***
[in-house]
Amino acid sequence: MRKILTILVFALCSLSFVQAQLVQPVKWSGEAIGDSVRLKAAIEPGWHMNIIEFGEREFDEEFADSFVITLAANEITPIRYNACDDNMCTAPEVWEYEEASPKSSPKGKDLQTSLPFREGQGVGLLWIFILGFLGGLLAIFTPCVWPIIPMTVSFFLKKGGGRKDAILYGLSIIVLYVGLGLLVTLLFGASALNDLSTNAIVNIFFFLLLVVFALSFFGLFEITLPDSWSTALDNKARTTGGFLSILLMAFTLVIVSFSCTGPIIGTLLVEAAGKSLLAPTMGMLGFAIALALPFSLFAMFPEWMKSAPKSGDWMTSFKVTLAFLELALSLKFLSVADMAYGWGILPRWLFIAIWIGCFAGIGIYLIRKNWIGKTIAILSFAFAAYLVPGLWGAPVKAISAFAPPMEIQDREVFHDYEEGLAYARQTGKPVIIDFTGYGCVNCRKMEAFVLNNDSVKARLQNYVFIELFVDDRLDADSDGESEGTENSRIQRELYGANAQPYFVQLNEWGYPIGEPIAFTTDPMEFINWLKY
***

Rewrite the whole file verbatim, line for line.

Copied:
[in-house]
Amino acid sequence: MRKILTILVFALCSLSFVQAQLVQPVKWSGEAIGDSVRLKAAIEPGWHMNIIEFGEREFDEEFADSFVITLAANEITPIRYNACDDNMCTAPEVWEYEEASPKSSPKGKDLQTSLPFREGQGVGLLWIFILGFLGGLLAIFTPCVWPIIPMTVSFFLKKGGGRKDAILYGLSIIVLYVGLGLLVTLLFGASALNDLSTNAIVNIFFFLLLVVFALSFFGLFEITLPDSWSTALDNKARTTGGFLSILLMAFTLVIVSFSCTGPIIGTLLVEAAGKSLLAPTMGMLGFAIALALPFSLFAMFPEWMKSAPKSGDWMTSFKVTLAFLELALSLKFLSVADMAYGWGILPRWLFIAIWIGCFAGIGIYLIRKNWIGKTIAILSFAFAAYLVPGLWGAPVKAISAFAPPMEIQDREVFHDYEEGLAYARQTGKPVIIDFTGYGCVNCRKMEAFVLNNDSVKARLQNYVFIELFVDDRLDADSDGESEGTENSRIQRELYGANAQPYFVQLNEWGYPIGEPIAFTTDPMEFINWLKY